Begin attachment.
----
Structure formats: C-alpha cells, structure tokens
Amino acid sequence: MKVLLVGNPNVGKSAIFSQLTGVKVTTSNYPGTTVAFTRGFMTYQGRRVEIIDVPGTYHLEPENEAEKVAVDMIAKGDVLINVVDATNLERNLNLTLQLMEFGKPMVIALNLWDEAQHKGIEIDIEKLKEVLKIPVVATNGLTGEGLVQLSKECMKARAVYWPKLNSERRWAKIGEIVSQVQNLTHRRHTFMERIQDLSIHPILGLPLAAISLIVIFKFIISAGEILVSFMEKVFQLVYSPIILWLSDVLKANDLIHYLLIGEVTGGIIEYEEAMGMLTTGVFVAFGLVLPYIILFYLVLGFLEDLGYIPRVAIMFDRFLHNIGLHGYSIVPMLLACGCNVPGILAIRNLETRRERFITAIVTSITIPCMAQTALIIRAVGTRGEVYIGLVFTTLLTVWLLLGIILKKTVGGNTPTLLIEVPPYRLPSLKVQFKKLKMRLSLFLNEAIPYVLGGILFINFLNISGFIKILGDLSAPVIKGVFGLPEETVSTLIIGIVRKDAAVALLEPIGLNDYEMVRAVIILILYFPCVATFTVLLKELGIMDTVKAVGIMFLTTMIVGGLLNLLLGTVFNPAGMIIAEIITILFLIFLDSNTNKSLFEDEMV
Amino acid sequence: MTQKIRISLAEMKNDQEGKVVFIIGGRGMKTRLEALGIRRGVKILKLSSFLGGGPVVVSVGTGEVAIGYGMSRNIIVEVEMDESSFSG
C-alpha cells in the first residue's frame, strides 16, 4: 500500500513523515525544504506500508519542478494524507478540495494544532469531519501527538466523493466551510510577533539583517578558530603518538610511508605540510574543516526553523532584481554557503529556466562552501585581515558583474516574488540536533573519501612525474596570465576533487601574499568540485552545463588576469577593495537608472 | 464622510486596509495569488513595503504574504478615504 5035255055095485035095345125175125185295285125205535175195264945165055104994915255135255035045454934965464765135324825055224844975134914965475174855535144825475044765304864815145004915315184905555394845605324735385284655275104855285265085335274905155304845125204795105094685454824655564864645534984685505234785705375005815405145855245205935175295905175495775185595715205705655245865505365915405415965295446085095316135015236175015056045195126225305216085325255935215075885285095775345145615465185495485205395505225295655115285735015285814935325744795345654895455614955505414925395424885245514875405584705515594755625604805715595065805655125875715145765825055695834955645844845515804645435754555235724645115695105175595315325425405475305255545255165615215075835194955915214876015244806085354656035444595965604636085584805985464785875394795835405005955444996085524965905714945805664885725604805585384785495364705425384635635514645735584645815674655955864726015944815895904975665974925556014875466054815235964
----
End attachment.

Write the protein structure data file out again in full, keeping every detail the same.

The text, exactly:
Structure formats: C-alpha cells, structure tokens
Amino acid sequence: MKVLLVGNPNVGKSAIFSQLTGVKVTTSNYPGTTVAFTRGFMTYQGRRVEIIDVPGTYHLEPENEAEKVAVDMIAKGDVLINVVDATNLERNLNLTLQLMEFGKPMVIALNLWDEAQHKGIEIDIEKLKEVLKIPVVATNGLTGEGLVQLSKECMKARAVYWPKLNSERRWAKIGEIVSQVQNLTHRRHTFMERIQDLSIHPILGLPLAAISLIVIFKFIISAGEILVSFMEKVFQLVYSPIILWLSDVLKANDLIHYLLIGEVTGGIIEYEEAMGMLTTGVFVAFGLVLPYIILFYLVLGFLEDLGYIPRVAIMFDRFLHNIGLHGYSIVPMLLACGCNVPGILAIRNLETRRERFITAIVTSITIPCMAQTALIIRAVGTRGEVYIGLVFTTLLTVWLLLGIILKKTVGGNTPTLLIEVPPYRLPSLKVQFKKLKMRLSLFLNEAIPYVLGGILFINFLNISGFIKILGDLSAPVIKGVFGLPEETVSTLIIGIVRKDAAVALLEPIGLNDYEMVRAVIILILYFPCVATFTVLLKELGIMDTVKAVGIMFLTTMIVGGLLNLLLGTVFNPAGMIIAEIITILFLIFLDSNTNKSLFEDEMV
Amino acid sequence: MTQKIRISLAEMKNDQEGKVVFIIGGRGMKTRLEALGIRRGVKILKLSSFLGGGPVVVSVGTGEVAIGYGMSRNIIVEVEMDESSFSG
C-alpha cells in the first residue's frame, strides 16, 4: 500500500513523515525544504506500508519542478494524507478540495494544532469531519501527538466523493466551510510577533539583517578558530603518538610511508605540510574543516526553523532584481554557503529556466562552501585581515558583474516574488540536533573519501612525474596570465576533487601574499568540485552545463588576469577593495537608472 | 464622510486596509495569488513595503504574504478615504 5035255055095485035095345125175125185295285125205535175195264945165055104994915255135255035045454934965464765135324825055224844975134914965475174855535144825475044765304864815145004915315184905555394845605324735385284655275104855285265085335274905155304845125204795105094685454824655564864645534984685505234785705375005815405145855245205935175295905175495775185595715205705655245865505365915405415965295446085095316135015236175015056045195126225305216085325255935215075885285095775345145615465185495485205395505225295655115285735015285814935325744795345654895455614955505414925395424885245514875405584705515594755625604805715595065805655125875715145765825055695834955645844845515804645435754555235724645115695105175595315325425405475305255545255165615215075835194955915214876015244806085354656035444595965604636085584805985464785875394795835405005955444996085524965905714945805664885725604805585384785495364705425384635635514645735584645815674655955864726015944815895904975665974925556014875466054815235964